Thursday, June 20, 2019

The Peacock, a Medieval Symbol of Christ

If you’ve ever seen a peacock spread its tail feathers in a stunning display, you already know the splendor of this bird. If you were in a public place, you may have noticed the awe of the crowd that gathered. It’s not hard to understand how such a regal creature became a medieval symbol of Christ.
This post is brought to you by Janalyn Voigt.

The Peacock, a Medieval Symbol of Christ

The regal bird appeared in early Christian mosaics and paintings, often accompanied by the Tree of Life, beginning in the 3rd Century. The peacock adorned medieval manuscripts. It is found in decorative motifs on medieval churches and buildings. In the Middle Ages, the peacock was a Christian symbol of resurrection, renewal, and immortality. The birds decorated tombs and are found in Roman Catacombs where persecuted Christians sheltered. The imagery served as a comforting reminder of eternity in a perilous era. 
This fibula is one of a pair crafted in a workshop in northern France. The peacock likely reflects Roman or Byzantine influence, as it is not native to northern France. In early Christian art, the peacock was a symbol of immortality. Knowledge of the bird could have passed to northern France through the transmission of Christian iconography in textiles, books, and other portable objects. The fibula originally was one of a pair of brooches worn by women on either side of the chest. A second gold peacock fibula, plausibly the mate to Walters 57.570, belongs to the Hungarian National Museum in Budapest. Image courtesy of Walters Art Museum [Public domain].

How the Symbolism Came About

The connection with Jesus and His resurrection came about due to an ancient Greek belief that a peacock’s flesh did not decay after death. Another factor was that peacocks grow successively beautiful feathers after molting each year. The birds’ vibrant colors were said to come from the consumption of poisonous snakes. This reminded people of Christ’s becoming sin for our sakes. And the numerous eyes on the male’s tail feathers represented the all-seeing eye of God.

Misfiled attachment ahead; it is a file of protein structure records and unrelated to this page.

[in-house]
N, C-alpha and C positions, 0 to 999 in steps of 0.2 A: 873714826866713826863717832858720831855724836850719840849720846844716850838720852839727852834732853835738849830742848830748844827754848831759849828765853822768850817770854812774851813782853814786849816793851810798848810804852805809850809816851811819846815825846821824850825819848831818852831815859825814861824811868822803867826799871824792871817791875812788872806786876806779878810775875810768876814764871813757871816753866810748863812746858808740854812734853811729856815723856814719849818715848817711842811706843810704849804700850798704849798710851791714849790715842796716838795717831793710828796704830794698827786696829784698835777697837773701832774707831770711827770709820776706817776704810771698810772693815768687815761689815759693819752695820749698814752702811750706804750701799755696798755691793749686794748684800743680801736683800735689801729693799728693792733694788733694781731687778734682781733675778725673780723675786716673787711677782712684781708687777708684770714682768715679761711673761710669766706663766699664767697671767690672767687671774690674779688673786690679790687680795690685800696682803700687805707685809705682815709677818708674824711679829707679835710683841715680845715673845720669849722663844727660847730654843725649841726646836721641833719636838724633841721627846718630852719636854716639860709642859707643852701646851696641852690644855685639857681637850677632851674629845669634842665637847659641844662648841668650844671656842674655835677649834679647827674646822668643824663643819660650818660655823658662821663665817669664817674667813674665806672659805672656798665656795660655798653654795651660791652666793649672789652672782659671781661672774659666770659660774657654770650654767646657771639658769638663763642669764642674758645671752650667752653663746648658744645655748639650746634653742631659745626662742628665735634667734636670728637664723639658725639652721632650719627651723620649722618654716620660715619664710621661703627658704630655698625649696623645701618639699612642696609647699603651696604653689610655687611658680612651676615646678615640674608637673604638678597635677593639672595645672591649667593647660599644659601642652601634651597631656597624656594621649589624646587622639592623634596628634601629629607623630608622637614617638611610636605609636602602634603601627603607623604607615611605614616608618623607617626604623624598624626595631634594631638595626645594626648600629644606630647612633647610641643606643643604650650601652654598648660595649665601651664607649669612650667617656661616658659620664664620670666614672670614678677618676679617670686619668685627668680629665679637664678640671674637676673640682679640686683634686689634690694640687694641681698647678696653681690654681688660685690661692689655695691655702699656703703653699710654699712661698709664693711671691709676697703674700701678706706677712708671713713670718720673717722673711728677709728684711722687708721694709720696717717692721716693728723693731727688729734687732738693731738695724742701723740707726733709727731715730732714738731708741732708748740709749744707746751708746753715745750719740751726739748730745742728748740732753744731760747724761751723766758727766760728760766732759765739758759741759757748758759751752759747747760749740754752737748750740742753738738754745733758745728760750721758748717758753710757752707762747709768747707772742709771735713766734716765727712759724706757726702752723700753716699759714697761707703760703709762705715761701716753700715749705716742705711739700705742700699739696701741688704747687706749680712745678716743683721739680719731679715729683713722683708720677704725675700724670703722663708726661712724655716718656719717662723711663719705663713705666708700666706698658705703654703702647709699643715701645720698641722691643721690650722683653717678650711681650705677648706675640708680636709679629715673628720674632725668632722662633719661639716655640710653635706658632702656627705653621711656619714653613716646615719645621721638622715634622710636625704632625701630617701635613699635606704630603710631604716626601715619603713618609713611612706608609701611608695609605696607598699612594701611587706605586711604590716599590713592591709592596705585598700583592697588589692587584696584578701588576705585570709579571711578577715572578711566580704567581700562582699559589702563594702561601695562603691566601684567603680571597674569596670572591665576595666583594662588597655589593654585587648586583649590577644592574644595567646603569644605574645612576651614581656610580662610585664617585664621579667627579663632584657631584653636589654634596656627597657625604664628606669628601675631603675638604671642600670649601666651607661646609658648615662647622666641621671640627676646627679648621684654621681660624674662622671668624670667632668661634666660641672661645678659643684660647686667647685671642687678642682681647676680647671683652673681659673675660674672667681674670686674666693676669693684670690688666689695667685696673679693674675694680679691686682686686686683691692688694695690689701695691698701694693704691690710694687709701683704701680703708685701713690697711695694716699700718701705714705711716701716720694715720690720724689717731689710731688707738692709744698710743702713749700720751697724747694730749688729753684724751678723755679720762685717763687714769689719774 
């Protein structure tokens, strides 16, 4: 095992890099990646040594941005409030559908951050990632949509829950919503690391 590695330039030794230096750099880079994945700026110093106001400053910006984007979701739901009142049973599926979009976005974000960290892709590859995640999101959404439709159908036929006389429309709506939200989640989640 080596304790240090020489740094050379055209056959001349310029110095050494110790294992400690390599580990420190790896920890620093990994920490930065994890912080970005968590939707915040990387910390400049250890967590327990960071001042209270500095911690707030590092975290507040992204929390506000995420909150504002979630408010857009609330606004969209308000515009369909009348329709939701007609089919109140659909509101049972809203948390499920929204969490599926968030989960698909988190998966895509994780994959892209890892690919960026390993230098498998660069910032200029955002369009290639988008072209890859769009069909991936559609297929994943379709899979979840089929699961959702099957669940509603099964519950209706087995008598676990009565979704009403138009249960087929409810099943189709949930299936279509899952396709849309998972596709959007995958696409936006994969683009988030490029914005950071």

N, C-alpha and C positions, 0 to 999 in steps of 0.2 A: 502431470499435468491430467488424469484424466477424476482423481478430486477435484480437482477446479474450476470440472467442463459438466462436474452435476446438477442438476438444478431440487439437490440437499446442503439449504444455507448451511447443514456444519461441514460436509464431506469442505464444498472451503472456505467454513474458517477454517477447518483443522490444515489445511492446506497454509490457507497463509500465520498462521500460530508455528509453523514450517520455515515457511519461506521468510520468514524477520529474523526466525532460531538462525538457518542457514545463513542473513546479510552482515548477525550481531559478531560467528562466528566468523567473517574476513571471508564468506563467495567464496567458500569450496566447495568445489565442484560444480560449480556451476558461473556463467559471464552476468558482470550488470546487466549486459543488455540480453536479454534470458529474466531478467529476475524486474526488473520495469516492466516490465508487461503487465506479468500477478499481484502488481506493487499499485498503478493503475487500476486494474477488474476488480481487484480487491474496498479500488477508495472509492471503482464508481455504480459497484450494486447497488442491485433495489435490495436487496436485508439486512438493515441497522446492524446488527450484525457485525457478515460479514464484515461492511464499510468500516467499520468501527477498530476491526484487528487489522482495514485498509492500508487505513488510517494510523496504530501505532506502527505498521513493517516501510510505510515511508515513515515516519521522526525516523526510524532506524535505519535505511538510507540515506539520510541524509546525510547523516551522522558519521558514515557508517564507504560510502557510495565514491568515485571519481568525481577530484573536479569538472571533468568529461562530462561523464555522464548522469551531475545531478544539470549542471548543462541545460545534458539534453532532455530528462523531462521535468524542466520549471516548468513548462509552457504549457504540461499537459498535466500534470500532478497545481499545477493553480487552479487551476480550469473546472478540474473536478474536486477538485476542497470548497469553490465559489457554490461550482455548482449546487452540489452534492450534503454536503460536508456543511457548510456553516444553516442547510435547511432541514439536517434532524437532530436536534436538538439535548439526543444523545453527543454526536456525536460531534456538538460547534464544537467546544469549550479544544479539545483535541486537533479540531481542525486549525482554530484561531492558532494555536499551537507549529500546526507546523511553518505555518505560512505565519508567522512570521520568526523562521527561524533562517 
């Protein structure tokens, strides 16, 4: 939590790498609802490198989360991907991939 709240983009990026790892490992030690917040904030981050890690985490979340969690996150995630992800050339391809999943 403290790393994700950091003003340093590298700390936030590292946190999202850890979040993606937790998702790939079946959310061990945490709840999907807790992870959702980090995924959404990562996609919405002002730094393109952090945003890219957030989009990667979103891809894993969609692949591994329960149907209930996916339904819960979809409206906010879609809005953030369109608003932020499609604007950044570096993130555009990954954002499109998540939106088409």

A Cherished Medieval Delicacy

In Roman times, peacock meat was consumed by the wealthiest members of society. During the Middle Ages, the peacock was also prized as a delicacy. In the 14th-century, King Richard’s Christmas feast included a peacock. After the bird was skinned and roasted, its skin with feathers attached was pulled back over it, making the cooked bird appear alive. The highest ranking lady would carry the roasted peacock in to the dining hall, and a knight carved the bird as a special honor.

A Reminder of God's Splendor

Next time you see a peacock, think of its medieval symbolism and how it points to the magnificence of God, revealed through the death and resurrection of Jesus Christ.

About Janalyn Voigt

Janalyn Voigt's unique blend of adventure, romance, suspense, and whimsy creates breathtaking fictional worlds for readers. This multi-faceted storyteller writes in the historical fiction, romantic mystery, and medieval epic fantasy genres. Janalyn is a history enthusiast and romantic. These elements appear in everything she writes. 


  1. Thanks for the post! I never realized that peacocks were a symbol of Christianity. My father used to own two pair; the traditional ones and a white pair!

  2. We too had peacocks when I was growing up. My dad used to let us help feed them. I can recognize their distinctive cry anywhere! I can also imitate it! :-) I love it that Christianity has them as one of their symbols.